Brian Sullivan, CEO at Sky Deutschland, is doing rather well at his new Munich home. A long-term News Corp staffer, with a 13-year solid reputation built at BSkyB, he has been in post at Sky-D since January 2010. He inherited a subscriber base of 2.4 million, and a reputation that German viewers were somehow different from the rest of the world and that converting them from a huge portfolio of ‘free’ channels to pay-TV would be difficult.
Sullivan strongly disagreed with this theory, and has since proved that by solving problems – some of them challenging – one by one would convince German viewers that pay-TV had value and merit. Plus, of course, having the right mix of programming!
For Germany this means football. And then HDTV, and DVRs, and a solid customer service operation. Getting these ducks in a row has led to steady progress in subscriber growth, ARPU, lowering churn and revenue progress. From 2.4 million subs in 2009, the following years have seen net additions of 183,000, 359,000, 351,000 and the latest quarter-year results of 42,100 taking the grand total to 3.4 million. Put another way, Sky-D has moved from a struggling 10.3 per cent penetration in 2008 and a massive churn rate of 23 per cent, to a much healthier picture today.
Football, said Sullivan, generated a “positive effect” on sales, and this beneficial impact is expected to continue from this coming season’s exclusivity over games. In readiness for the fortconming season, Sky-D will add a ‘Sky Sports News HD’ app later this summer, delivering non-stop sports news to iPads and tablets.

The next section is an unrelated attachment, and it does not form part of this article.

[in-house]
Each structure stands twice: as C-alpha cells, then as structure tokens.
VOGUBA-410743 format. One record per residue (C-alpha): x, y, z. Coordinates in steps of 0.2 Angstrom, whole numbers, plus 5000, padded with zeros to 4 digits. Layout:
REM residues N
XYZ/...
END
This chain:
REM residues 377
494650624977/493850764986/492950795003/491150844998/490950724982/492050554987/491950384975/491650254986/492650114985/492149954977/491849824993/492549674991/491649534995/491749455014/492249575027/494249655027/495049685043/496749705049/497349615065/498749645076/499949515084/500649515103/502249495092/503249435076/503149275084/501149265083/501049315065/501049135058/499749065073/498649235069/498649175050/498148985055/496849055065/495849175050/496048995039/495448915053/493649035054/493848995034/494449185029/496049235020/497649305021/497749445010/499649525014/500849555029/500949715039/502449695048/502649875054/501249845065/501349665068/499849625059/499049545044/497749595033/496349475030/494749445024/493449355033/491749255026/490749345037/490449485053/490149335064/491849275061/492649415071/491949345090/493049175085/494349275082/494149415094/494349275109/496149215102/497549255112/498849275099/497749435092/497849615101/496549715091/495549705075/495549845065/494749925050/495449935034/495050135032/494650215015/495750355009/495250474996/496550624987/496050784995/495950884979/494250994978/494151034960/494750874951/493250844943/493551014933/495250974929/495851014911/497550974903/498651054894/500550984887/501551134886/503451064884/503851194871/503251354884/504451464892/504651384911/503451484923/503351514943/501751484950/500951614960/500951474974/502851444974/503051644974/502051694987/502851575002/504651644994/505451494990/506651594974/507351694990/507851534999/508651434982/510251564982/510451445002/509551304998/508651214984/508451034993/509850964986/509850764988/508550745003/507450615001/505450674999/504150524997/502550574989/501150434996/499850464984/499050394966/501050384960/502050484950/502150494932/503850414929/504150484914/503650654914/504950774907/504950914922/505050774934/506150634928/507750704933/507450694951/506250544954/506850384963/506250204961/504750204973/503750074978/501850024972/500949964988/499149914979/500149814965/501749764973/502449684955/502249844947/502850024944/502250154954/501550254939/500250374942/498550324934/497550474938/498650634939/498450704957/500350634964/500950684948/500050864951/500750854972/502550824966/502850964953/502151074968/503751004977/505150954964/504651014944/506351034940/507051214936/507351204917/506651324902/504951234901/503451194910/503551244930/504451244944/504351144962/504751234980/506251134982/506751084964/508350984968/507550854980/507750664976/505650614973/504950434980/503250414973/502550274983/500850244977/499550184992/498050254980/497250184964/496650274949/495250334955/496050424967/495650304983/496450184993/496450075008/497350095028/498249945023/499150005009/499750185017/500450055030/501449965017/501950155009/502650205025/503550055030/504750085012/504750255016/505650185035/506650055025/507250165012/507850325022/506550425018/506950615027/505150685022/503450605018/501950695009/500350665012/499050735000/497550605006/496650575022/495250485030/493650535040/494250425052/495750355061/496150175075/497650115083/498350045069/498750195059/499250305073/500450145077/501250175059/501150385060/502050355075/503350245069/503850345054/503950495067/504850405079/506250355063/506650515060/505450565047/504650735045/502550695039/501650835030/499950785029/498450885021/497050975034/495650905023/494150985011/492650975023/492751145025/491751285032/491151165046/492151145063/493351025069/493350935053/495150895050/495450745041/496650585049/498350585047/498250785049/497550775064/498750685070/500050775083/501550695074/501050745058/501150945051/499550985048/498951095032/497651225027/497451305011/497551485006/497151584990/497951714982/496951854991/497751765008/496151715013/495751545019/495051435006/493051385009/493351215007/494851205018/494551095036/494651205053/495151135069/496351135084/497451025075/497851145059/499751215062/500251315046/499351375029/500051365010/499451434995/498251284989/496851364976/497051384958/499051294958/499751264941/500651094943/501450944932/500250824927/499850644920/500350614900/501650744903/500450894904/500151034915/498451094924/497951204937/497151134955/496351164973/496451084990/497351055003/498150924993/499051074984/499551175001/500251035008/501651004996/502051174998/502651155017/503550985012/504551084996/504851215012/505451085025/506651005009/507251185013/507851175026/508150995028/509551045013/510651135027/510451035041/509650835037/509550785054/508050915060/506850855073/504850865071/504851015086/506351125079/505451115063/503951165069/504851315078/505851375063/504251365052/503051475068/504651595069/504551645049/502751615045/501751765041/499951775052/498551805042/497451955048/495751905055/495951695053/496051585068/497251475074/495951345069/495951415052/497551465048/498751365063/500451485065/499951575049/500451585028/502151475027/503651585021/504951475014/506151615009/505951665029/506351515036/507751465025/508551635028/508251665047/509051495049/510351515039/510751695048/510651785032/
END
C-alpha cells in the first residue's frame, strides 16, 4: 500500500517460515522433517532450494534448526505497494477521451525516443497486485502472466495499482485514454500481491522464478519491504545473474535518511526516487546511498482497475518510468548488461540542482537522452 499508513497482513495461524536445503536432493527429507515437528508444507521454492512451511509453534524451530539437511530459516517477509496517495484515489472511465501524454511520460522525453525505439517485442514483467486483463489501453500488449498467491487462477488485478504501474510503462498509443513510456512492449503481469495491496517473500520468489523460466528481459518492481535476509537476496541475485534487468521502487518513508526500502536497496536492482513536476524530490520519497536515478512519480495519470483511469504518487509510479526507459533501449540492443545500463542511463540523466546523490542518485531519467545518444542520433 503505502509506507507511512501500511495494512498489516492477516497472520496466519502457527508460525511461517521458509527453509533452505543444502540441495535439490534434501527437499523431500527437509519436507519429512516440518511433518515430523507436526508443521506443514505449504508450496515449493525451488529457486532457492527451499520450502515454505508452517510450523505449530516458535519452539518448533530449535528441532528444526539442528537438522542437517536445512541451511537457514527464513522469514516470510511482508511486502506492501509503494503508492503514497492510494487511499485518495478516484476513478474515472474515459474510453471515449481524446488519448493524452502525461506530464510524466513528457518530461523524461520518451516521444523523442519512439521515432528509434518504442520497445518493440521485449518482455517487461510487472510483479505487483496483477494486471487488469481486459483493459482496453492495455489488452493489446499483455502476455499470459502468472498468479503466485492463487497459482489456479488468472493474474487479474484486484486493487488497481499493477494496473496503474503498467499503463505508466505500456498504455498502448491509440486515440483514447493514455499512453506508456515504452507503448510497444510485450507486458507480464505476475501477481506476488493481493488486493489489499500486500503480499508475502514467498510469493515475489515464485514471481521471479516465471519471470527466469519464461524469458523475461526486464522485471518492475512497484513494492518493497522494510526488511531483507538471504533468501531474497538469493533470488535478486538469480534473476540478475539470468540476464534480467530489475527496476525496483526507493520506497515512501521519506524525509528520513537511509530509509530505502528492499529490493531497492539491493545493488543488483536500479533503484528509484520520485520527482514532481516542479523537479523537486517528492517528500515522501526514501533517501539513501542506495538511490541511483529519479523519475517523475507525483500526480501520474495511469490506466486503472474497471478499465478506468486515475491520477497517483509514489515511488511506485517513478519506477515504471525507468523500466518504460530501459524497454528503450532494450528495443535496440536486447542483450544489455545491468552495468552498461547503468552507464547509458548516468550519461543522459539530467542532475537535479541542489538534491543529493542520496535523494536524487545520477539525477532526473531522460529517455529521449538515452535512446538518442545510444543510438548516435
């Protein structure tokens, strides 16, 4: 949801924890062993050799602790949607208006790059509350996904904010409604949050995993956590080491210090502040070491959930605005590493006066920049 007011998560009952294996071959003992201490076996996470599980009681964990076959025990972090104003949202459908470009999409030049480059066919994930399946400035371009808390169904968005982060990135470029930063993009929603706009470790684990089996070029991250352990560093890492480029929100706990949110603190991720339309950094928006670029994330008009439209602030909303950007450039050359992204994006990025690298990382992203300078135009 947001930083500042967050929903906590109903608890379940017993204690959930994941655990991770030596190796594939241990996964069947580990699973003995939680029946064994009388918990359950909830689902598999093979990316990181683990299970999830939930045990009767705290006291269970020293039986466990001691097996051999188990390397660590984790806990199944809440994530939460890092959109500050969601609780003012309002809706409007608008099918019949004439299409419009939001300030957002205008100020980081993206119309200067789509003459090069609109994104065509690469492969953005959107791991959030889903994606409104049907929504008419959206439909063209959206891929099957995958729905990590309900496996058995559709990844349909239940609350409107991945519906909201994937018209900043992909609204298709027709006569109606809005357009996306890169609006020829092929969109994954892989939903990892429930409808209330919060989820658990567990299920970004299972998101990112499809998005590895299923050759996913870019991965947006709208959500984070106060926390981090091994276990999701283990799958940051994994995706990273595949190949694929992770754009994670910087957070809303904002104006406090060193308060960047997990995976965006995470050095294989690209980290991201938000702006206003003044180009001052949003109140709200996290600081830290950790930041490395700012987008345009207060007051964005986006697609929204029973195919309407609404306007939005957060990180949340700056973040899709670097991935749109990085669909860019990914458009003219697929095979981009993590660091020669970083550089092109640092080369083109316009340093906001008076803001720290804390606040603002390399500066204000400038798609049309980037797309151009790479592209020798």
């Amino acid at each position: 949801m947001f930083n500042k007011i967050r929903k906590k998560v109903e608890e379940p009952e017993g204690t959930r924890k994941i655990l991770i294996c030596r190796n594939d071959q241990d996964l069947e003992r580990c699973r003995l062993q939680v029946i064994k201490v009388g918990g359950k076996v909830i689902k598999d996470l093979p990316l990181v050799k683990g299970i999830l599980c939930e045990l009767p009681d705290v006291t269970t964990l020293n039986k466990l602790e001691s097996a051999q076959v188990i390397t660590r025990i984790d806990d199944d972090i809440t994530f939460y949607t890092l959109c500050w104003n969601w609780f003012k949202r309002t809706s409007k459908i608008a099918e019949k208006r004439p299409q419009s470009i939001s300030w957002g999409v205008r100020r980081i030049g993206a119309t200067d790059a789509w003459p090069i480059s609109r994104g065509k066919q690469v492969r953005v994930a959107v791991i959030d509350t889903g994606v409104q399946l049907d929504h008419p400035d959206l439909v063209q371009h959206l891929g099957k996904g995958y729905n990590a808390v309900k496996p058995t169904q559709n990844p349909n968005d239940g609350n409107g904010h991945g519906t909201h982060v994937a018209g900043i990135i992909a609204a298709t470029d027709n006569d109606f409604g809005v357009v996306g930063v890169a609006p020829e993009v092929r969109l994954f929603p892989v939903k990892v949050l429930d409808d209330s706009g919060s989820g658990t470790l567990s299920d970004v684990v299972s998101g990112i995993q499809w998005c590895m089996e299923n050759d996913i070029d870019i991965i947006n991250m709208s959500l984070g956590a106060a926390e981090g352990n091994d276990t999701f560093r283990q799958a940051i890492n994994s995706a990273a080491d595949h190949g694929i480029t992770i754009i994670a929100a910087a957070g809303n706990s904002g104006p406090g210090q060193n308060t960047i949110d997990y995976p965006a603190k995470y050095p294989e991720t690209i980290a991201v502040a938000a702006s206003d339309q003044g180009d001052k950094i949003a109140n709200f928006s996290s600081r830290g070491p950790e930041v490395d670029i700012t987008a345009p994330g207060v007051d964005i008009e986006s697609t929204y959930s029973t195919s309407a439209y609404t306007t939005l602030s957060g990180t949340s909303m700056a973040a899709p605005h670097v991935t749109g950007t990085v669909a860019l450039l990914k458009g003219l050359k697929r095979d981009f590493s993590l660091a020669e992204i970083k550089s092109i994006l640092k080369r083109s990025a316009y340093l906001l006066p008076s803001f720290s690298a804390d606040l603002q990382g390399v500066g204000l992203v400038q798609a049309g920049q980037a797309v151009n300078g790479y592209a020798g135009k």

Behind the scenes, Sullivan and his team have trimmed costs considerably and boosted operating margins in the process. This Q1 set of numbers has seen Sky Deutschland move into a slim operating (EBITDA) profit, and no doubt Sullivan is celebrating lavishly with a pizza. Sky-D is still some way off from real profits, but the building blocks to further success are firmly in place.
This is why News Corp is increasingly noticing what’s happening at Sky-D. Rupert Murdoch has recently increased News Corp’s stake in Sky-D to 53.8 per cent, and the market expects this to control to increase, perhaps to complete ownership. After all, what’s to stop Sullivan’s steady growth? And besides, Sky-D has no regulatory problems, is not a dominant player in the market, has 100 per cent of the TV rights to Germany’s football leagues and more than useful arrangements in place to wholesale its programming to many of Germany’s leading cable companies.
Sullivan’s service still lags behind BSkyB and Sky Italia, but there’s not a lot that can go wrong. He can now feel much more confident of – over time – getting closer to BSkyB’s 56.8 per cent of the UK subs market, or passing Sky Italia’s 35 per cent, or perhaps even France’s 59.2 per cent of homes which subscribe to pay-TV.
And shareholders seem to agree. At one point on Friday May 3rd its shares hit €5.01. After some profit taking they slipped back to close at €4.85. Within the past year they have been as low as €1.78. No wonder Rupert is happy!